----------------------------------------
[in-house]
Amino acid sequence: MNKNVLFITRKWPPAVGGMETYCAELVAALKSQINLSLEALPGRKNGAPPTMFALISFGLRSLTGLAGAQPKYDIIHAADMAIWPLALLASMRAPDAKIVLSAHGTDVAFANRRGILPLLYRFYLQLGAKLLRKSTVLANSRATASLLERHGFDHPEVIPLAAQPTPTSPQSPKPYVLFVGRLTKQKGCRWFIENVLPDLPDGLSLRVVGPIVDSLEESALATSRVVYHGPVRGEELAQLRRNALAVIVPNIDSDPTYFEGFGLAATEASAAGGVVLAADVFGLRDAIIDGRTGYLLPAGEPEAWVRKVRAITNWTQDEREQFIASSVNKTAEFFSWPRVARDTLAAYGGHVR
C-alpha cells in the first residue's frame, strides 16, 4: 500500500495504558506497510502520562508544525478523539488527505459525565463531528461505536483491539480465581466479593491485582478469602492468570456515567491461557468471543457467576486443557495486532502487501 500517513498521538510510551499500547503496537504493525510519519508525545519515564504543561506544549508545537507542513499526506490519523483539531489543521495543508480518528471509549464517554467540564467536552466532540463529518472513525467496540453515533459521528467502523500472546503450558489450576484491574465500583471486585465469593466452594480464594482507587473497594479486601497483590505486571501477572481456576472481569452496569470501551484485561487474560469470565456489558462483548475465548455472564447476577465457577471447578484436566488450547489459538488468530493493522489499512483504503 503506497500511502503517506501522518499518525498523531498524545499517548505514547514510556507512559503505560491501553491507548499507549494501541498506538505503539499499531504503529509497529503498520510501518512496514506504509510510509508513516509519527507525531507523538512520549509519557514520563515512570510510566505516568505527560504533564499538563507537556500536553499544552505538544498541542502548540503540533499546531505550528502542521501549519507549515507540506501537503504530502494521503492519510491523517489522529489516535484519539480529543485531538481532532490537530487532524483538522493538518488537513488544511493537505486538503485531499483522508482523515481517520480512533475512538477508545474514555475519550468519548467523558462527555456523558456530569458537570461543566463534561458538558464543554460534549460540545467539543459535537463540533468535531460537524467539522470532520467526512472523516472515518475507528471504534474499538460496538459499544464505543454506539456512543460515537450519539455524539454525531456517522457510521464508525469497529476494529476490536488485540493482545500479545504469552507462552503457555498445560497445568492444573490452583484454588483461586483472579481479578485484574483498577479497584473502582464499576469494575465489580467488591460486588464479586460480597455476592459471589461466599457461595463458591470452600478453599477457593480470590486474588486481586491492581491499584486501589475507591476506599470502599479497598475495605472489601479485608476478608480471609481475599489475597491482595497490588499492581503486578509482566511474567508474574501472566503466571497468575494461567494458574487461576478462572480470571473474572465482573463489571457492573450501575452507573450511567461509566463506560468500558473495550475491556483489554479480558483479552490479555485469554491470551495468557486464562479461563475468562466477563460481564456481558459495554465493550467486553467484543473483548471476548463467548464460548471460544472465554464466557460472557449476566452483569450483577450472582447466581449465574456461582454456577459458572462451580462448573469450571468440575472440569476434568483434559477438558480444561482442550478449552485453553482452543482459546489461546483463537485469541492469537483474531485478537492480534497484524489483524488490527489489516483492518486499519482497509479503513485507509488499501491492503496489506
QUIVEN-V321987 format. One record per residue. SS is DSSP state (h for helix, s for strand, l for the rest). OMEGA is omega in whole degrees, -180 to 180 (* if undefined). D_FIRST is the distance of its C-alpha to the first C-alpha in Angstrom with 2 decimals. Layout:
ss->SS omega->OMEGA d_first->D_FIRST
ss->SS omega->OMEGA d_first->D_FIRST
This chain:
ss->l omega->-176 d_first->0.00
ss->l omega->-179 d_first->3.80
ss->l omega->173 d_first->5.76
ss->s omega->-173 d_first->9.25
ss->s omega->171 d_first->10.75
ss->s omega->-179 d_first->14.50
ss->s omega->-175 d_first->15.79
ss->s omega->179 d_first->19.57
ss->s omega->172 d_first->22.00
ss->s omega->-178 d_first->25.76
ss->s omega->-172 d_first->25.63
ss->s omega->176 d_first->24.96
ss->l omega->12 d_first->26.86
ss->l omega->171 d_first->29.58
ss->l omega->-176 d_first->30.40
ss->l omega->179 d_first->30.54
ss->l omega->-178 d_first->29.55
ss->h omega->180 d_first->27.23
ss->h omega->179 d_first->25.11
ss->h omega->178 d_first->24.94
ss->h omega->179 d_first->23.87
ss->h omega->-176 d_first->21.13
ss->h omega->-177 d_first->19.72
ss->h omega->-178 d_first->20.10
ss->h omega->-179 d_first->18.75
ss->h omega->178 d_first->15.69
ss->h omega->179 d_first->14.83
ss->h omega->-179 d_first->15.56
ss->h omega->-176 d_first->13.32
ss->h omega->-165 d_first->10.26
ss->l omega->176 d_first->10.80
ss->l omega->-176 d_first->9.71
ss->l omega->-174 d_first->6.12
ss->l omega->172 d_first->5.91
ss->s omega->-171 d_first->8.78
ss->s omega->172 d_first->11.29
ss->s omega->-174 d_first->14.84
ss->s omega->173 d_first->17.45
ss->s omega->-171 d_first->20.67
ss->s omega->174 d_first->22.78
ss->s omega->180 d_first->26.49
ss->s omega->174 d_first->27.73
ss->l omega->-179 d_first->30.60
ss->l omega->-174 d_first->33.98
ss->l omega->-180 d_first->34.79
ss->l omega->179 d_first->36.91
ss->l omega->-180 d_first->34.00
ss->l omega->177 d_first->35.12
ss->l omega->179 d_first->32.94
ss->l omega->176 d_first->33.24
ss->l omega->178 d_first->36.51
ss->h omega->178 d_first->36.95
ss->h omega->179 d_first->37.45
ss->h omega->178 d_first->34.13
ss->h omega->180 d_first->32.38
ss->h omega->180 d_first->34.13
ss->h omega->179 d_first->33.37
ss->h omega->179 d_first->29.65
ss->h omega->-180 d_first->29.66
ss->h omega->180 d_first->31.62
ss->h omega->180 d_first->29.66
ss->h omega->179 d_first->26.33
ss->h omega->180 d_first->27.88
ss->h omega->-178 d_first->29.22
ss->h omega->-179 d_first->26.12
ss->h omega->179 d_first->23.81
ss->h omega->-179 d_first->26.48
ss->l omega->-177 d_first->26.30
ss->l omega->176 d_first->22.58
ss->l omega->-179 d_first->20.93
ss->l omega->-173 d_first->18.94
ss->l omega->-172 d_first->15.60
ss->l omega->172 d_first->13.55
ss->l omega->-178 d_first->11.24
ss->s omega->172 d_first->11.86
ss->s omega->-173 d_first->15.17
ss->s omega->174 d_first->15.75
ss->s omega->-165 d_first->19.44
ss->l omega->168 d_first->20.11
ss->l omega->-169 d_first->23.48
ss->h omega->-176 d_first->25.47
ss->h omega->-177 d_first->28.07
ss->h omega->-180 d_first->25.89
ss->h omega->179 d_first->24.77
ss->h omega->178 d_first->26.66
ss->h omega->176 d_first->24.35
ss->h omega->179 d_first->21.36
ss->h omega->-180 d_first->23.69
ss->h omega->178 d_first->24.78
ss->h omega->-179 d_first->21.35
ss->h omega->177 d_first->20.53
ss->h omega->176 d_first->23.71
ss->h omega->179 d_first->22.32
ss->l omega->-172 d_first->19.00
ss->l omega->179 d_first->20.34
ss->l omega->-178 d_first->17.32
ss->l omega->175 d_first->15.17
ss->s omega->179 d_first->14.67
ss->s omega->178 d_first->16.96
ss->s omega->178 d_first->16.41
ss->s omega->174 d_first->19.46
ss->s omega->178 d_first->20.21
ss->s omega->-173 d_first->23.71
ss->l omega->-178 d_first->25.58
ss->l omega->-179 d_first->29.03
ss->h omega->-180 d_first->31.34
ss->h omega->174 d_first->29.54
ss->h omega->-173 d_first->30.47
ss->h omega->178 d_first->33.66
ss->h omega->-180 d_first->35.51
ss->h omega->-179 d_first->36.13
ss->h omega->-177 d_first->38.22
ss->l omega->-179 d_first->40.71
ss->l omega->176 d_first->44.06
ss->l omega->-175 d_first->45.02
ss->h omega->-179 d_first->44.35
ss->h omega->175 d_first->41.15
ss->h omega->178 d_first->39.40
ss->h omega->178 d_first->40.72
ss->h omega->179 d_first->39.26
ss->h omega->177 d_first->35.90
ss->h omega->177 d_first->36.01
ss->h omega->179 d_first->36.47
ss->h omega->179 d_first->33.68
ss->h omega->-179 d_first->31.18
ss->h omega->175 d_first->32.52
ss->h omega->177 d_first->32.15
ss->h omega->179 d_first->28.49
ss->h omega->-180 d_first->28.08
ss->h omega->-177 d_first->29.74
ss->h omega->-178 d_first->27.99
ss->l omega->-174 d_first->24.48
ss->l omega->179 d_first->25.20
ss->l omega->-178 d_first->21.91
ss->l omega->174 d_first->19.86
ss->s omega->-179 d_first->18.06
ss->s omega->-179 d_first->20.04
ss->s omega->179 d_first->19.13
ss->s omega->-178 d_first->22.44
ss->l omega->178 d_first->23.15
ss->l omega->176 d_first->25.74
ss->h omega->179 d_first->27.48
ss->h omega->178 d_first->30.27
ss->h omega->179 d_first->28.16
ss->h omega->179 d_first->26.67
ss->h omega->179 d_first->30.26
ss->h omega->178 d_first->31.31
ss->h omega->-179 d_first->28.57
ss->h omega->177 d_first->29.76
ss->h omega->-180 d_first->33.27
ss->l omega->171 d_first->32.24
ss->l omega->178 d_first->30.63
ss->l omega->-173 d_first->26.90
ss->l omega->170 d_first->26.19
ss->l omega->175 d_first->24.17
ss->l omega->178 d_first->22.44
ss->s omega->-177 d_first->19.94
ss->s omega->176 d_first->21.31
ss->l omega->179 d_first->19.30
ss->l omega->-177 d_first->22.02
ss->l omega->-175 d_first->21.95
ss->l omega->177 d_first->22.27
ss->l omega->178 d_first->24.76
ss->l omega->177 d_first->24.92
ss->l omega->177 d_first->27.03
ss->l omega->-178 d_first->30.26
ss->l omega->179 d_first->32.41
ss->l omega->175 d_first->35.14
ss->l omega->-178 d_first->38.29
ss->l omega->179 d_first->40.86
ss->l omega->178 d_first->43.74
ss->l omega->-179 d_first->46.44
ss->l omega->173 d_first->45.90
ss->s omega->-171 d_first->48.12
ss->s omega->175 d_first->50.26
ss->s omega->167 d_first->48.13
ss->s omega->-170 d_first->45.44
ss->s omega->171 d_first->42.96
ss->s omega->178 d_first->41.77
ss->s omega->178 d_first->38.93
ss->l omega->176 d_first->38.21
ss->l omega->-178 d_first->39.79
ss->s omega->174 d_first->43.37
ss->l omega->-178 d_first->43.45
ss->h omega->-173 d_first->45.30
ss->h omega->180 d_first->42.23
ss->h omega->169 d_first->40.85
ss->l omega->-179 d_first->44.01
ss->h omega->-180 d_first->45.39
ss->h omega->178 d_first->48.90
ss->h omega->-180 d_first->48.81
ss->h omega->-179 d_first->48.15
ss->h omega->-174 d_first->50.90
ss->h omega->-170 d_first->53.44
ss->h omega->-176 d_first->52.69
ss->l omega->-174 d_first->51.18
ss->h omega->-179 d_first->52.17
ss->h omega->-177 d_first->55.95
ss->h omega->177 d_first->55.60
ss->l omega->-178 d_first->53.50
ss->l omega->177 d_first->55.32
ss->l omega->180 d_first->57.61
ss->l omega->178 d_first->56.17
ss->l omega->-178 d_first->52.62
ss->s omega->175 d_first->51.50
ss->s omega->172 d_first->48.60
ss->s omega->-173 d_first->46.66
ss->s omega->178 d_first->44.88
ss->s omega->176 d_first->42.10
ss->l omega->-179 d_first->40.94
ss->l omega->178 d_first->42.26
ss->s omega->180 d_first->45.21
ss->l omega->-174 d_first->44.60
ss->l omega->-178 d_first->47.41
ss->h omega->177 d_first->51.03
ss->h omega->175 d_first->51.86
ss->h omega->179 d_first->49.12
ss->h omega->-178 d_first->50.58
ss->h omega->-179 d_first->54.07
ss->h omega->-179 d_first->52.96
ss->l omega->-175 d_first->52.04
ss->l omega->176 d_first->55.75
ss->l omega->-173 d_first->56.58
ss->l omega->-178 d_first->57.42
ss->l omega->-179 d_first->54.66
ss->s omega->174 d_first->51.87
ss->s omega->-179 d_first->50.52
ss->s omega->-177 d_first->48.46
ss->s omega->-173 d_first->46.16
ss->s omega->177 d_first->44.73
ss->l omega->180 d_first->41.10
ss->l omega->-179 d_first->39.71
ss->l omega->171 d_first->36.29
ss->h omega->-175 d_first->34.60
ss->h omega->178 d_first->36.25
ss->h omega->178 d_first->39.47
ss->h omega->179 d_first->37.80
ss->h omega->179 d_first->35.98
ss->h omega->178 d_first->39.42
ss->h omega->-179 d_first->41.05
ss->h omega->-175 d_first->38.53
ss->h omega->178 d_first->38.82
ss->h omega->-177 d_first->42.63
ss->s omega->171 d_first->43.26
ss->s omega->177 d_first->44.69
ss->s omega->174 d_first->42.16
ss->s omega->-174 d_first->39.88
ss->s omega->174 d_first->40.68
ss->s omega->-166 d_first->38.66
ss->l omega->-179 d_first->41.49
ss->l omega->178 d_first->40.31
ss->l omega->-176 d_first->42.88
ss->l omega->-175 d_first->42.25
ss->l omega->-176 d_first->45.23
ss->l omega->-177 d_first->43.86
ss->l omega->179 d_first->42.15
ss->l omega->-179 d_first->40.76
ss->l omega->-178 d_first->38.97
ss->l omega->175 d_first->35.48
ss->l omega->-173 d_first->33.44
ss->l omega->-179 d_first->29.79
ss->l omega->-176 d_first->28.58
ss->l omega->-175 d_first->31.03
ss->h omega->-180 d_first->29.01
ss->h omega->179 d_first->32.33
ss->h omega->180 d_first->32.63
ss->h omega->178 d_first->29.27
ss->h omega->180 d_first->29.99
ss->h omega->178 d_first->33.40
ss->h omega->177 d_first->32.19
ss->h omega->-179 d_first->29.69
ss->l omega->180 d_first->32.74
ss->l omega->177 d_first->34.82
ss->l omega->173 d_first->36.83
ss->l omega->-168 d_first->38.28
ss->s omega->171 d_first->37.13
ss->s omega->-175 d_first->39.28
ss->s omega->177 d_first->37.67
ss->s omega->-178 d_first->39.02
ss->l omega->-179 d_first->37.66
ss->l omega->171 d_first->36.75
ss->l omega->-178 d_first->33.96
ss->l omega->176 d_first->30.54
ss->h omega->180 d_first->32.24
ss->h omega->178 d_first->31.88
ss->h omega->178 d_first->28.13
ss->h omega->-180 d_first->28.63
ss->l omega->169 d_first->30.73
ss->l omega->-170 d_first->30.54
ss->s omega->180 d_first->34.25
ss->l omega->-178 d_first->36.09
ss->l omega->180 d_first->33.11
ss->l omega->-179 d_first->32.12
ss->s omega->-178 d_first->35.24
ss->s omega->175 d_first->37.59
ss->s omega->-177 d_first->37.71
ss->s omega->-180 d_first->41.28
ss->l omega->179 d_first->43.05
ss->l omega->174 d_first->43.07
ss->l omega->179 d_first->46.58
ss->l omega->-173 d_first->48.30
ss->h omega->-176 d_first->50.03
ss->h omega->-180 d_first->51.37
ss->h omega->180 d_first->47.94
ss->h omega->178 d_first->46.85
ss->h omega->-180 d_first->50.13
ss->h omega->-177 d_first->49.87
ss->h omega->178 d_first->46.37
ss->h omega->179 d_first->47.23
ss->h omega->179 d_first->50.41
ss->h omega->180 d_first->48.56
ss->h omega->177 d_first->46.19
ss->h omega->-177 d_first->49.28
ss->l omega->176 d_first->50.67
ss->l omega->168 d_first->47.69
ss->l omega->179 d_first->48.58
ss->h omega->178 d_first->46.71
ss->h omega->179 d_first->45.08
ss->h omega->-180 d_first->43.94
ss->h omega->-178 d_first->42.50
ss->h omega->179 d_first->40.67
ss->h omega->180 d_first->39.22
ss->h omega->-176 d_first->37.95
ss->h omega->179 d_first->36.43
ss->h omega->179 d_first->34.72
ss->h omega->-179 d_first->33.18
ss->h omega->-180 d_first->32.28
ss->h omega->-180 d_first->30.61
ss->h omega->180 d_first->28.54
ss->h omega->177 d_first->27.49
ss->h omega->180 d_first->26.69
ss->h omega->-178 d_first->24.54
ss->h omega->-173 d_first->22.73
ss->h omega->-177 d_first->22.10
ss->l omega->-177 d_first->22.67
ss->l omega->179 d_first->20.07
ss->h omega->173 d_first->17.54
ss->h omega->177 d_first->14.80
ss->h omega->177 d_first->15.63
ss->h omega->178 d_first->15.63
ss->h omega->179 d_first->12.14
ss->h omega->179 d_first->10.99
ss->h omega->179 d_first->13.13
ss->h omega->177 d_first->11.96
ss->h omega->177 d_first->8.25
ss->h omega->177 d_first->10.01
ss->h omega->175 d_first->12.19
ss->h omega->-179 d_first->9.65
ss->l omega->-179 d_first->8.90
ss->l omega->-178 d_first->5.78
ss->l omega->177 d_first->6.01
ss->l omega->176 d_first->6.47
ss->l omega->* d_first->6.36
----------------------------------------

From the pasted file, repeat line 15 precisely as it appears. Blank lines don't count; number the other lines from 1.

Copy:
ss->s omega->179 d_first->19.57